Sapa Pa Di Tai Muong Vat Tai Thanh Tai Khang Yong Kuan




Lakkja Biao Jizhao

v t e

Austronesian languages


Nuclear Malayo-Polynesian




Baduy Sundanese


Kangean Madurese



Acehnese Cham dialects Chru Haroi Jarai Rade Roglai Tsat (Utsat)


Bamayo Banjar Brunei/Kedayan Malay Berau Malay Bangka Malay Balau Bengkulu Col Duano' Haji Iban Jambi Malay Jakun Kedah Malay Kutai Malay Kaur Kerinci Kelantan-Pattani Malay (Yawi) Kendayan Keninjal Kubu Orang Laut Lubu Johore-Riau Malay (Malaysian & Indonesian) Minangkabau Musi Mualang Orang Kanaq Orang Seletar Pahang Malay Pekal Perak Malay Remun Sarawak Malay Seberuang Sebuyau Temuan Terengganu Malay Urak Lawoi'


Balinese Sasak Sumbawa

Northwest Sumatran

Enggano Gayo Mentawai Nias Sikule Simeulue


Alas Batak Angkola Batak Dairi Batak Karo Batak Simalungun Batak Toba Mandailing


Lampung Nyo Lampung Api Komering

Celebic ?

Andio Badaic Bahonsuai Balaesang Balantak Banggai Batui Boano Bobongko Bonerate Bungku Busoa Cia-Cia Dampelas Dondo Kalao Kaili Kaimbulawa Kamaru Kodeoha Kulisusu Kumbewaha Lasalimu Laiyolo Lauje Liabuku Mbelala Moronene Mori Bawah Mori Atas Moma Muna Padoe Pancana Pendau Rahambuu Rampi Saluan Sarudu Sedoa Pamona Taje Tajio Tukang Besi Tolaki Tomadino Topoiyo Tomini Totoli Uma Waru Wawonii Wolio Wotu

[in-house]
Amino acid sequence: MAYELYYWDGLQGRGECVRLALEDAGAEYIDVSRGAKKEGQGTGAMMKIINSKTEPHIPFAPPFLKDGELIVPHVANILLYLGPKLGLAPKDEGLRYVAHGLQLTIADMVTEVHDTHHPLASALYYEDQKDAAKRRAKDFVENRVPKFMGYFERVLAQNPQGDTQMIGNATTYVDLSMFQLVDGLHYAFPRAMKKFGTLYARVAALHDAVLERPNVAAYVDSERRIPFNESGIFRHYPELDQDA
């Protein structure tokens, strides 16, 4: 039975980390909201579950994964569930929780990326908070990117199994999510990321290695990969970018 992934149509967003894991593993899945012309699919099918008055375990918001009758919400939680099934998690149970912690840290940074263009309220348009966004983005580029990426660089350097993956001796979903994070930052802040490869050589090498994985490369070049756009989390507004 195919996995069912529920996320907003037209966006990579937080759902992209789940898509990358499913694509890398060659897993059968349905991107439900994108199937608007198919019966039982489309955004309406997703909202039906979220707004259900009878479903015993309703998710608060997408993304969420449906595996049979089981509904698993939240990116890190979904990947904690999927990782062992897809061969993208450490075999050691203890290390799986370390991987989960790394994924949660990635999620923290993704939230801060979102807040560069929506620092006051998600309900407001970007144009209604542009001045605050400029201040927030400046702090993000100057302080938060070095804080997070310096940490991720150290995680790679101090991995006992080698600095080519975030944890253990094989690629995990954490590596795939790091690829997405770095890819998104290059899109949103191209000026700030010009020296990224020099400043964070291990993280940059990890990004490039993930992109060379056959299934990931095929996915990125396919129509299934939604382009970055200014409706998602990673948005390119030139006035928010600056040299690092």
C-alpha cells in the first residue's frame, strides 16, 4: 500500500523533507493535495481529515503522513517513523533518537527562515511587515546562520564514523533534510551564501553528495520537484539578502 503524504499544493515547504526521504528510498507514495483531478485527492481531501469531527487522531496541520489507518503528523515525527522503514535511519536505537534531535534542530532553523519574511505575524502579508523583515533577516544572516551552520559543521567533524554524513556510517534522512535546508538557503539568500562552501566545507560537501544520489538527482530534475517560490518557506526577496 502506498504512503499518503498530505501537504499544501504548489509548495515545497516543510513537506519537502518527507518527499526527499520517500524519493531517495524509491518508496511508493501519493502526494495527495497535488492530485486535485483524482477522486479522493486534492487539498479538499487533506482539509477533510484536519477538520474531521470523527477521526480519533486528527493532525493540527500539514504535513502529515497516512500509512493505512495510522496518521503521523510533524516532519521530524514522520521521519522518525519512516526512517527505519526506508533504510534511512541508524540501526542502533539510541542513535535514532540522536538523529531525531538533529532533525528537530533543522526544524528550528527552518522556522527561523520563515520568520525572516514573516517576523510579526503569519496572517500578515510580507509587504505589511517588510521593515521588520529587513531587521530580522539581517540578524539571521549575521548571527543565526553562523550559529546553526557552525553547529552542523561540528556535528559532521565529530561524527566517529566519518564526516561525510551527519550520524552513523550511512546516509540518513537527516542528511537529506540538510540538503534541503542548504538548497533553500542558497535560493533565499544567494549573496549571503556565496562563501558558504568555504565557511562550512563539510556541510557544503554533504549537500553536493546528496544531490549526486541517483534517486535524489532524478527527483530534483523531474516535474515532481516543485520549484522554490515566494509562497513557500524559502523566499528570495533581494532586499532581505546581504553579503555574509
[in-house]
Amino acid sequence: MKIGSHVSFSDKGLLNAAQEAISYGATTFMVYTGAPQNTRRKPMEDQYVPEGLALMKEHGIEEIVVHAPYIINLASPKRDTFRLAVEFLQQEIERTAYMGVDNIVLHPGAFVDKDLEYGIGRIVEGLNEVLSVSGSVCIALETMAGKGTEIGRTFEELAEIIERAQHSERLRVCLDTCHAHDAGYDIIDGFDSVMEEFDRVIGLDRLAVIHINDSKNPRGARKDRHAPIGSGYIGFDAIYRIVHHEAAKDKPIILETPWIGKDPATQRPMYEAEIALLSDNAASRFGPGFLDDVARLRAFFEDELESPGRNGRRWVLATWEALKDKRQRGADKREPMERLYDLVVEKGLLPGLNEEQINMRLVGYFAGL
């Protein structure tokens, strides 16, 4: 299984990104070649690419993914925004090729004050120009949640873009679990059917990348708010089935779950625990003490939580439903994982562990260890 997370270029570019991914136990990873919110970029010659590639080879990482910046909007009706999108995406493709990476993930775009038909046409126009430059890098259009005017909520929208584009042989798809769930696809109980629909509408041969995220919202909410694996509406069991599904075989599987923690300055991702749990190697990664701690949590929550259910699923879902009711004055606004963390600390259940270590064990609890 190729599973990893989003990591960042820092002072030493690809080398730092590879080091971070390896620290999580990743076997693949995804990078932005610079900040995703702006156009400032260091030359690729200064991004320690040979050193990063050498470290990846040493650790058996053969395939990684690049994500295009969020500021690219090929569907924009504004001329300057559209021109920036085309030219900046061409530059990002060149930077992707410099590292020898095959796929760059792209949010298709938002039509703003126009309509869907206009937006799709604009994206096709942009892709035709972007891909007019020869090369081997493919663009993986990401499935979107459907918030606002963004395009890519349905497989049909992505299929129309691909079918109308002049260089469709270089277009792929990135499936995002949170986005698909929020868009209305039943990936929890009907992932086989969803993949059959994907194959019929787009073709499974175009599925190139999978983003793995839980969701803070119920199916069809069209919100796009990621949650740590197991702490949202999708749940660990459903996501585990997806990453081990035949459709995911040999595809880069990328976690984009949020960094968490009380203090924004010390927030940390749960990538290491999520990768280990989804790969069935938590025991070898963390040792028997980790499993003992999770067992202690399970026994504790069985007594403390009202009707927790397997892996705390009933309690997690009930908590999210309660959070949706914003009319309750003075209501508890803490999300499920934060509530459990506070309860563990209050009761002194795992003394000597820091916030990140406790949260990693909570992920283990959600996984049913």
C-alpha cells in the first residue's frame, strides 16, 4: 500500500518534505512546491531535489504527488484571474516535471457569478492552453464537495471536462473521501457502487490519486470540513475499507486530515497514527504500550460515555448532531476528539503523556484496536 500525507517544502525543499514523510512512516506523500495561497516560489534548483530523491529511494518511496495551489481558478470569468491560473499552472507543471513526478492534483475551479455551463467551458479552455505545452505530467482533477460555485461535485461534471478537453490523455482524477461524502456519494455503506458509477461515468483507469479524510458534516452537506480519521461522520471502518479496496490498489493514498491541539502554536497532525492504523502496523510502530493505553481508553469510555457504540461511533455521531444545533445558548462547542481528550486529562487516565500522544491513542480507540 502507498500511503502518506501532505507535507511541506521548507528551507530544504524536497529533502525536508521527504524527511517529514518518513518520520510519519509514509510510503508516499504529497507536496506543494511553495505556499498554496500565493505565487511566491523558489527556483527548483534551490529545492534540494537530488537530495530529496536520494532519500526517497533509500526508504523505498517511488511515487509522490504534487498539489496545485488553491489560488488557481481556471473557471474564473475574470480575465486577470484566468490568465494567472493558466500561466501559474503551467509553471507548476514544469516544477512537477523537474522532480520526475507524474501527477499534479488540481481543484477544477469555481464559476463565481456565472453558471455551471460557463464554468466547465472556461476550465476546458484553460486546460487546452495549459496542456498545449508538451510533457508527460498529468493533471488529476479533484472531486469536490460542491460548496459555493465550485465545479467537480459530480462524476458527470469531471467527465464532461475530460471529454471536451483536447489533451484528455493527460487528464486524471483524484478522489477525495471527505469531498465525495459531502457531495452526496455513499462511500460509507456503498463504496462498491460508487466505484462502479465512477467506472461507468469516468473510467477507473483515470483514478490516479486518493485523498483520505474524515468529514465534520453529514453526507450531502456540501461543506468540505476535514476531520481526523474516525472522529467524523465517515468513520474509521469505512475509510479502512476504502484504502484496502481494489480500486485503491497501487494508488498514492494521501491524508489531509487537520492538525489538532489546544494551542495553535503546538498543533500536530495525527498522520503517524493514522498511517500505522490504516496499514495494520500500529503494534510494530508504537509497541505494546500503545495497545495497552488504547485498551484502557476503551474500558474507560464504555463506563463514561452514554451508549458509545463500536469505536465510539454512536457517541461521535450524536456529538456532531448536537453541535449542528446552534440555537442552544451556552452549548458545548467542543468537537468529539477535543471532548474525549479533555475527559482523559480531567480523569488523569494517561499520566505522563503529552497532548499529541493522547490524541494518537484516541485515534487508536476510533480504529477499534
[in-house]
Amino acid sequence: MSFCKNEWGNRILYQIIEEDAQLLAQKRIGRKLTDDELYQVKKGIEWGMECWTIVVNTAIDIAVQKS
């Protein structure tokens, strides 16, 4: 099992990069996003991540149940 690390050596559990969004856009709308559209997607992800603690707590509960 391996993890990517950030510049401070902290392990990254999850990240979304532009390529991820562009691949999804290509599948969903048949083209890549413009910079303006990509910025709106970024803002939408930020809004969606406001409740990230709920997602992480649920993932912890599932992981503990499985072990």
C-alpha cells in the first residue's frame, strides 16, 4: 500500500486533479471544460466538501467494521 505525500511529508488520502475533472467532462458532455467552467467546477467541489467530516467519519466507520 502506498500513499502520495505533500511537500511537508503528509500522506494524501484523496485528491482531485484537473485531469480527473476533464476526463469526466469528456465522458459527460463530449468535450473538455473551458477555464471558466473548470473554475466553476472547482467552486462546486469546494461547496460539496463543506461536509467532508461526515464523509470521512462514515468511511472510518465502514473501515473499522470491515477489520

South Sulawesi

Aralle-Tabulahan Bambam Bentong Budong-Budong Buginese Campalagian Dakka Duri Embaloh Enrekang Kalumpang Konjo Lawa Lemolang Maiwa (Sulawesi) Makassarese Malimpung Mamasa Mamuju Mandar Panasuan Pannei Selayar Seko Tae' Talondo' Taman Toraja-Sa'dan Ulumanda'


Moken dialects


Arekan Banyumasan Mataraman Kawi (Old Javanese) Kedu Osing Tenggerese


Chamorro Hukumina † Palauan

Central-Eastern Malayo-Polynesian

Central Malayo-Polynesian





Hawu ? Dhao ? Kambera Mamboru Anakalangu Wanukaka Pondok Baliledo Wejewa Lamboya Kodi Gaura


Komodo Manggarai Riung Rembong Rajong Kepo' Wae Rana Palu'e Ende-Li'o Nage Ke'o Ngad'a Rongga So'a






Lamatuka Lewo Eleng Levuka South Lembata Lamaholot Alorese Lamalera Lewotobi Adonara Ile Ape Mingar


Selaru Seluwasan


Kei Fordata Yamdena Onin Sekar Uruangnirin


Barakai Batuley Dobel Karey Koba Kola Lola Lorang Manombai Mariri Tarangan Ujir


Timoric ?

Kemak Tukudede Mambai Idalaka Dawan Amarasi Helong Bilba Dengka Lole Ringgou Dela-Oenale Termanu Tii Tetum Bekais Wetar Galoli Luang Makuva


West Damar ? Dawera-Daweloor North Babar Dai Masela Serili Southeast Babar Emplawas Imroing Tela'a


Naueti Kairui Waimoa Midiki



Central Maluku ?


West Central Maluku

Ambelau Buru Lisela Moksela † Sula Mangole Taliabo

East Central Maluku


Banda Bati Geser Watubela Bobot Masiwang Hoti † Benggoi Salas Liana


Kayeli † Nuaulu Huaulu Manusela Wemale Yalahatan

Piru Bay ?

Asilulu Luhu Manipa Wakasihu Boano (Moluccas) Sepa-Teluti Paulohi Kaibobo Hitu Tulehu Laha Seit-Kaitetu Kamarian † Haruku Amahai Nusa Laut Saparua Latu

Eastern Malayo-Polynesian

Halmahera–Cenderawasih Oceanic languages



Northern Philippine

Batanic (Bashiic) ?

Itbayat Ivatan Yami

Northern Luzon